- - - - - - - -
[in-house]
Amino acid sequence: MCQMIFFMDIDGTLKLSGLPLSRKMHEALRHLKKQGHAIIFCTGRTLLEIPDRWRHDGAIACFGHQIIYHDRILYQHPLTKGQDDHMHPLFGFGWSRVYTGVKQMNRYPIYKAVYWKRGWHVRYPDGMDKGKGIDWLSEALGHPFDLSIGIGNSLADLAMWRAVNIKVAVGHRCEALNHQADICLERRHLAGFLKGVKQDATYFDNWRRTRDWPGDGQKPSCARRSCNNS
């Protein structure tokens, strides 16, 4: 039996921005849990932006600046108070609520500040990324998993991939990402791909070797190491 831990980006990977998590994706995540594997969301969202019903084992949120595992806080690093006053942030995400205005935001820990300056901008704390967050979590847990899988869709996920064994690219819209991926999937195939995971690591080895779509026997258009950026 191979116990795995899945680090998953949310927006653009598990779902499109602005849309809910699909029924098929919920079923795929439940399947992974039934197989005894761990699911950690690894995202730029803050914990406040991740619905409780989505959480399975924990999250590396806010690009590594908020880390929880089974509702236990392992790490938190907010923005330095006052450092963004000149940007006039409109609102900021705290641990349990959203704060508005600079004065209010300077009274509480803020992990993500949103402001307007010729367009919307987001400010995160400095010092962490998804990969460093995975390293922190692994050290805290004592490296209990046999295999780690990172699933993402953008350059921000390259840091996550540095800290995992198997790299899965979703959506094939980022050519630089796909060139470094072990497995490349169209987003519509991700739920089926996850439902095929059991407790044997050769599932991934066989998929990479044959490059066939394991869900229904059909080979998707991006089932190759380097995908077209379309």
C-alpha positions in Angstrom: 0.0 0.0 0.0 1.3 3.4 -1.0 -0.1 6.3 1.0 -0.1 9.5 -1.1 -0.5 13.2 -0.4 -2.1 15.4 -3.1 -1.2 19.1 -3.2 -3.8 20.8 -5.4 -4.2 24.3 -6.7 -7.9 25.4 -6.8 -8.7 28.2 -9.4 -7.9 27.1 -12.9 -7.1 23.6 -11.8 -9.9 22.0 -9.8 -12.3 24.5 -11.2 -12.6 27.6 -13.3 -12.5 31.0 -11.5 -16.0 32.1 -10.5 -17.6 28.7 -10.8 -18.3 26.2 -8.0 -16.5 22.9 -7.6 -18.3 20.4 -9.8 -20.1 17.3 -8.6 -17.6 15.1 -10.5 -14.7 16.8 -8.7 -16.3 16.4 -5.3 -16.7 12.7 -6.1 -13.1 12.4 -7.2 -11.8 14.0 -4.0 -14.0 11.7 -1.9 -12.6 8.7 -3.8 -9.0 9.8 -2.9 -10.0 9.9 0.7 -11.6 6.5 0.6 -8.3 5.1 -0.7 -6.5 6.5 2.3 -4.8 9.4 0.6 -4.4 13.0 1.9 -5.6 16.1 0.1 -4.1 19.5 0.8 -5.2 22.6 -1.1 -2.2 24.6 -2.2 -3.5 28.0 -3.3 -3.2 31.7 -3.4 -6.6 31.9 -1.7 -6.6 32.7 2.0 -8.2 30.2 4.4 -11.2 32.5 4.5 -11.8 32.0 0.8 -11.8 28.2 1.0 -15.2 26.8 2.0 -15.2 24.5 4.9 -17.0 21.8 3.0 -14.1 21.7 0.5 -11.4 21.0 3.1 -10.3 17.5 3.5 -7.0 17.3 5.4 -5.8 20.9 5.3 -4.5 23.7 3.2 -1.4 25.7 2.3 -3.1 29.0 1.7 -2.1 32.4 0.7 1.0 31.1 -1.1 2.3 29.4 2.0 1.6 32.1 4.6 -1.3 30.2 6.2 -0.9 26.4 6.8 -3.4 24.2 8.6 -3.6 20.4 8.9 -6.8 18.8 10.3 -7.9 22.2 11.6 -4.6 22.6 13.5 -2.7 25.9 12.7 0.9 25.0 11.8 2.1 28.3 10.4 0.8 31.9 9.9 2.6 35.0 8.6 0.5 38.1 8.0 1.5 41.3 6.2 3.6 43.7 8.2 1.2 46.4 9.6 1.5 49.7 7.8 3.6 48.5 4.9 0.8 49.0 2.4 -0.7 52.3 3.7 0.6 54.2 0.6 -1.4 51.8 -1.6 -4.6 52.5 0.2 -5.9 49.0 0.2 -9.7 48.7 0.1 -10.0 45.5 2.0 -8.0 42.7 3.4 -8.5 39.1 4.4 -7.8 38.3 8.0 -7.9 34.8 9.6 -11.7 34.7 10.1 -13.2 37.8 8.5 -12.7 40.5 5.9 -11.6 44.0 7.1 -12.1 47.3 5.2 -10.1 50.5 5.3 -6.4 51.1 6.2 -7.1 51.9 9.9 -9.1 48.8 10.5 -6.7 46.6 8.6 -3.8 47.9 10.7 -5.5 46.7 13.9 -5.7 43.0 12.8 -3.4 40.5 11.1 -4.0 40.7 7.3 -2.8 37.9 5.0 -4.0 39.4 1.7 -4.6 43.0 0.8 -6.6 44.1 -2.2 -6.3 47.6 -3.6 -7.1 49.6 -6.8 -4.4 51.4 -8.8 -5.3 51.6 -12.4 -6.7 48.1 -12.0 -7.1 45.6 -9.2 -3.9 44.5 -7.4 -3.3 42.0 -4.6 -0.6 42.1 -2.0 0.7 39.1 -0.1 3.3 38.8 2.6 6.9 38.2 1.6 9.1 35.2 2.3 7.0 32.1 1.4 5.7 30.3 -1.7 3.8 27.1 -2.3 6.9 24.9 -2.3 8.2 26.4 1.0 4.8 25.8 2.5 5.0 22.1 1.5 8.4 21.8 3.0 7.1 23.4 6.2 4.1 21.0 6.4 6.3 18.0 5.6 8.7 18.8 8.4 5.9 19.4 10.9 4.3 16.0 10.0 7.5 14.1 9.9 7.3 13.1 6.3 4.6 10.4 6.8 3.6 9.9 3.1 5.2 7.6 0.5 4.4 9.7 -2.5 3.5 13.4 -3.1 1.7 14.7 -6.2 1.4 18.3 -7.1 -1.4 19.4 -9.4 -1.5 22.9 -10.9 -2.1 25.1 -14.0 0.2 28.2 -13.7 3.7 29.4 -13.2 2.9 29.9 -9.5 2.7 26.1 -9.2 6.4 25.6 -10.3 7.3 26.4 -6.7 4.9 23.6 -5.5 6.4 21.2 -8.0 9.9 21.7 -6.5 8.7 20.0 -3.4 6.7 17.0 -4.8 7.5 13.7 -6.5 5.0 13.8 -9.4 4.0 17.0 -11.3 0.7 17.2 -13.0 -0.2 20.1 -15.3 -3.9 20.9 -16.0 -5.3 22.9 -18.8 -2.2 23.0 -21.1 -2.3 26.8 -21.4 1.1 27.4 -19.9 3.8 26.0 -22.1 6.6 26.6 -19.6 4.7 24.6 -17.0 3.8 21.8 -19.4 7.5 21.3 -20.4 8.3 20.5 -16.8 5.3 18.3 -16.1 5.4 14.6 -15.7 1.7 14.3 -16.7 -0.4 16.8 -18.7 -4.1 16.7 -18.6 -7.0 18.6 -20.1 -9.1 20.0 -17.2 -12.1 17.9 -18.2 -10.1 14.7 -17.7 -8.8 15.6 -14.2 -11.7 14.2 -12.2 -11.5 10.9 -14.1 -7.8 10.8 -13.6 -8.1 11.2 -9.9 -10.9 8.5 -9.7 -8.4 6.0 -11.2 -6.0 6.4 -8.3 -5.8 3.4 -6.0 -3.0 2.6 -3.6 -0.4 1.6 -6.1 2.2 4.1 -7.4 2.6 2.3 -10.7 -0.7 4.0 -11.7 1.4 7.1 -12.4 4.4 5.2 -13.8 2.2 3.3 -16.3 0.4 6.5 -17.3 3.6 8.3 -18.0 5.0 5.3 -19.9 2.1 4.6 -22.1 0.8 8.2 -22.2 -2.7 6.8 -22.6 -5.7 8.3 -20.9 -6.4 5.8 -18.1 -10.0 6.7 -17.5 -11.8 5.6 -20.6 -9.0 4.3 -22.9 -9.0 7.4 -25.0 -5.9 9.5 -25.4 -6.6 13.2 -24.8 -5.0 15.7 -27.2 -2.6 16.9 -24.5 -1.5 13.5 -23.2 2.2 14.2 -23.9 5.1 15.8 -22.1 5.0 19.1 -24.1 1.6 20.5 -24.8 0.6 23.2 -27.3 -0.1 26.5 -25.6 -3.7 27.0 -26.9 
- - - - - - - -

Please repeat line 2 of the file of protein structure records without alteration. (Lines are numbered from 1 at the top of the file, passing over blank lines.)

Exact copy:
Amino acid sequence: MCQMIFFMDIDGTLKLSGLPLSRKMHEALRHLKKQGHAIIFCTGRTLLEIPDRWRHDGAIACFGHQIIYHDRILYQHPLTKGQDDHMHPLFGFGWSRVYTGVKQMNRYPIYKAVYWKRGWHVRYPDGMDKGKGIDWLSEALGHPFDLSIGIGNSLADLAMWRAVNIKVAVGHRCEALNHQADICLERRHLAGFLKGVKQDATYFDNWRRTRDWPGDGQKPSCARRSCNNS